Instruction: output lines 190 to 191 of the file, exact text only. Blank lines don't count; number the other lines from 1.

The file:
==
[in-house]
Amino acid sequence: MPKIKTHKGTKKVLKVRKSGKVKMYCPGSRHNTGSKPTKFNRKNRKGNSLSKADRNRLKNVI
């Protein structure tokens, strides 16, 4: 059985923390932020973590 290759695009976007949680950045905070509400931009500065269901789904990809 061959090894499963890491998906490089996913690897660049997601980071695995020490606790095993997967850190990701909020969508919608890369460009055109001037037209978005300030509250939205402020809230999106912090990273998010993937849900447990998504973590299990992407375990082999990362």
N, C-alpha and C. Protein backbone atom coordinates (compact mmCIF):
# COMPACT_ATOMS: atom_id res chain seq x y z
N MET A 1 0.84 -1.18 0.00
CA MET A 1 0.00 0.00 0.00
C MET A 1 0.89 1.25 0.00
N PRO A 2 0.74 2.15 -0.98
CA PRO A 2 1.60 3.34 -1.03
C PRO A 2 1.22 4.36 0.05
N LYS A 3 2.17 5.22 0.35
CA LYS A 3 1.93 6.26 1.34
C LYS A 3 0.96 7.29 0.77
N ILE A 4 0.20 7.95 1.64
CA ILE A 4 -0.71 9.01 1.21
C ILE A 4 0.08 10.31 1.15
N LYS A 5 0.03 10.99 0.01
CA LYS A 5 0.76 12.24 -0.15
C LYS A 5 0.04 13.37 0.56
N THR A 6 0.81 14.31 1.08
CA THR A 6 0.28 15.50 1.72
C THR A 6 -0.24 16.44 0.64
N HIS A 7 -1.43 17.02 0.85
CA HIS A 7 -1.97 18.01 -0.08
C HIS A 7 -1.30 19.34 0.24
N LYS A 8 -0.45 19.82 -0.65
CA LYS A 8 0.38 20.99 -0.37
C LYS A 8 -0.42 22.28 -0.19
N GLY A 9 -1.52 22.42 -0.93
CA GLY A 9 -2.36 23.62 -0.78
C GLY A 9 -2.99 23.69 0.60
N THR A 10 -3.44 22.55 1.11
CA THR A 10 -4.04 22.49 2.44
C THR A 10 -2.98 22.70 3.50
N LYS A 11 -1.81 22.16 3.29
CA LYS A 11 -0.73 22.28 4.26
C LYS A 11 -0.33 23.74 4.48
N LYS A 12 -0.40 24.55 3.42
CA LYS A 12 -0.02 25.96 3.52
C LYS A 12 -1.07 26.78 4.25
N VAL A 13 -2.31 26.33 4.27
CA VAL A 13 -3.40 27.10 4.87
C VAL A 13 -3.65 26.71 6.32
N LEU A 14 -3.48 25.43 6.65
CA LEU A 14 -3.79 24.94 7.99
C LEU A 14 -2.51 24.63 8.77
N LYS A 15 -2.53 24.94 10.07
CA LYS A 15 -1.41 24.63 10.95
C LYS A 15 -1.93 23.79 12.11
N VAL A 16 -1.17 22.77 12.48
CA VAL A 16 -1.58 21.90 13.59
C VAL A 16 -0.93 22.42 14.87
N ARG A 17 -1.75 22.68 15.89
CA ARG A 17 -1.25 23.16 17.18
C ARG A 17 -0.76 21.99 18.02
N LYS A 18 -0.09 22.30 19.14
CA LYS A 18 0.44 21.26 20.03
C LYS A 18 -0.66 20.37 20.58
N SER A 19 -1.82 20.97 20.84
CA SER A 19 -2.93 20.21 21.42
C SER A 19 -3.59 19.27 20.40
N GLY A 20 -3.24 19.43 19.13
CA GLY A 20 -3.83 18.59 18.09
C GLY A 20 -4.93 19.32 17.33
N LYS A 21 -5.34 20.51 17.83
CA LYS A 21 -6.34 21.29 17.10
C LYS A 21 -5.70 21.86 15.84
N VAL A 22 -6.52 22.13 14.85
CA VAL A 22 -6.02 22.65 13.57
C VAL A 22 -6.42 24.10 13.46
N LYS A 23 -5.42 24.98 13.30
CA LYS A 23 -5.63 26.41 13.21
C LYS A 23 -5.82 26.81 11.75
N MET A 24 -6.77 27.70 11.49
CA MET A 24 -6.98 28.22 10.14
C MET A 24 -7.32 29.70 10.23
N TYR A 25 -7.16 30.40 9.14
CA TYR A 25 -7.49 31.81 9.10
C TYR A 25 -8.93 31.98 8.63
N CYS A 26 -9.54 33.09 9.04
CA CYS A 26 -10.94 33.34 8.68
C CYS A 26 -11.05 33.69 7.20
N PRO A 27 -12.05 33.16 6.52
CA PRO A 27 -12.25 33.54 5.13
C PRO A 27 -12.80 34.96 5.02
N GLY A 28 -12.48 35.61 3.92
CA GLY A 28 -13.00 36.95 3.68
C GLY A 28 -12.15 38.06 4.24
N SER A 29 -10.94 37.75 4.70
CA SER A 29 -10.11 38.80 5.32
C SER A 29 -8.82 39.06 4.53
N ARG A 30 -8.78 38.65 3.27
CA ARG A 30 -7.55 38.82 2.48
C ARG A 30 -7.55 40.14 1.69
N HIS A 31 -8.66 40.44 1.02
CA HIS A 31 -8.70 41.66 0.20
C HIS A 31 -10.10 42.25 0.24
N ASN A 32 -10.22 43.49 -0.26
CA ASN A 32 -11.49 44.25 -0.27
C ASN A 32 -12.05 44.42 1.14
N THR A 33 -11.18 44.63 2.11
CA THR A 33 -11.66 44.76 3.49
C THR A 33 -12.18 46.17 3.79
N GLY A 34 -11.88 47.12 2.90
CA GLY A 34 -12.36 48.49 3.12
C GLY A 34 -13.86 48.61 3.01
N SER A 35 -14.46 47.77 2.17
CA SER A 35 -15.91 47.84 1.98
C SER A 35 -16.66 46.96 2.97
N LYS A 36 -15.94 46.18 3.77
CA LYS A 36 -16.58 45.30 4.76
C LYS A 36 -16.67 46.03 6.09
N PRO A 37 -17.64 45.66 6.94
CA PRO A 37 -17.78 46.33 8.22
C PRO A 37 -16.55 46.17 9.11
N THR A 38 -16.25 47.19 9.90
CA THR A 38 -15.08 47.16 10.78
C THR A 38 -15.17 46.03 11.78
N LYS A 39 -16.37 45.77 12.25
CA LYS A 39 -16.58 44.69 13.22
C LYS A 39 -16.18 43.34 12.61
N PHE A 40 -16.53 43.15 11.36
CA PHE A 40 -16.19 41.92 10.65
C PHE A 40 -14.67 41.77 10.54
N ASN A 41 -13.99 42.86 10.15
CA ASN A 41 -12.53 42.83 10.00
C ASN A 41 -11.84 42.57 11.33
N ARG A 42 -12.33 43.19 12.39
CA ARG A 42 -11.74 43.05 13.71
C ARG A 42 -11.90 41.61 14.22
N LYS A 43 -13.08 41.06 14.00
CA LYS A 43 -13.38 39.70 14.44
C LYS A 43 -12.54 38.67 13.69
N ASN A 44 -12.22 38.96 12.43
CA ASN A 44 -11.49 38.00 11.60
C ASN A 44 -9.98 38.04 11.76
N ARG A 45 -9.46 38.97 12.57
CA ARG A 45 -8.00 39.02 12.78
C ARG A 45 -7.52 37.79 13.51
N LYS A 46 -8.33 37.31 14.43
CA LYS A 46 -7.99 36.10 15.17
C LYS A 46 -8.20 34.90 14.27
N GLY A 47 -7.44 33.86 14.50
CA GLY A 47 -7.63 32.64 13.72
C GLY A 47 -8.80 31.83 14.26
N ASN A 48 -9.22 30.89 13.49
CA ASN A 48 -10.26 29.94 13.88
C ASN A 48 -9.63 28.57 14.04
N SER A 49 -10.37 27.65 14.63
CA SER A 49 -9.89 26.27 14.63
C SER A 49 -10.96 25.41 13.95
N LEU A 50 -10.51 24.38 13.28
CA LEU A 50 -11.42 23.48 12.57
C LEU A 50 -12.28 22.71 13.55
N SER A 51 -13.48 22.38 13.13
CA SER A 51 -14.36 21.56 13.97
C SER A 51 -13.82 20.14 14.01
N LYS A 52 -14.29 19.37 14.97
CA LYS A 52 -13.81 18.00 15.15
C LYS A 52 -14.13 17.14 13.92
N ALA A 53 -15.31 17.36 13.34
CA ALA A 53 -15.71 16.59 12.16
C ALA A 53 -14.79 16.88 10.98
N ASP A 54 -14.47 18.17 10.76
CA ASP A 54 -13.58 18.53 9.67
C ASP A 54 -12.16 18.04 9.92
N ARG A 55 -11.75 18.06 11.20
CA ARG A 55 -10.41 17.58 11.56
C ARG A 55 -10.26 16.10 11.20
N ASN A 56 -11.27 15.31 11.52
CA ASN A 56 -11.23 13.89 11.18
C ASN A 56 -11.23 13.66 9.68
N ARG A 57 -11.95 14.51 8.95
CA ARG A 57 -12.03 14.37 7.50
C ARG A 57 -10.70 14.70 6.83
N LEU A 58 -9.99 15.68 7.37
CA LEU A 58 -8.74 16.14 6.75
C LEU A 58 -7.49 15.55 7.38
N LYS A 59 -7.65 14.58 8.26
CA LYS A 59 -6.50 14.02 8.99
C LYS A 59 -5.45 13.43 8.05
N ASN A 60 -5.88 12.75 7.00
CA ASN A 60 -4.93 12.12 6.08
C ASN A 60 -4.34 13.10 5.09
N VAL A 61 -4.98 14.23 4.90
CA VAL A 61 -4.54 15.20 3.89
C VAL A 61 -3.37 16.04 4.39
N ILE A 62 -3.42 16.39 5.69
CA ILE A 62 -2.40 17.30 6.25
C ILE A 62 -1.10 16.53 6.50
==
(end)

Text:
CA ILE A 62 -2.40 17.30 6.25
C ILE A 62 -1.10 16.53 6.50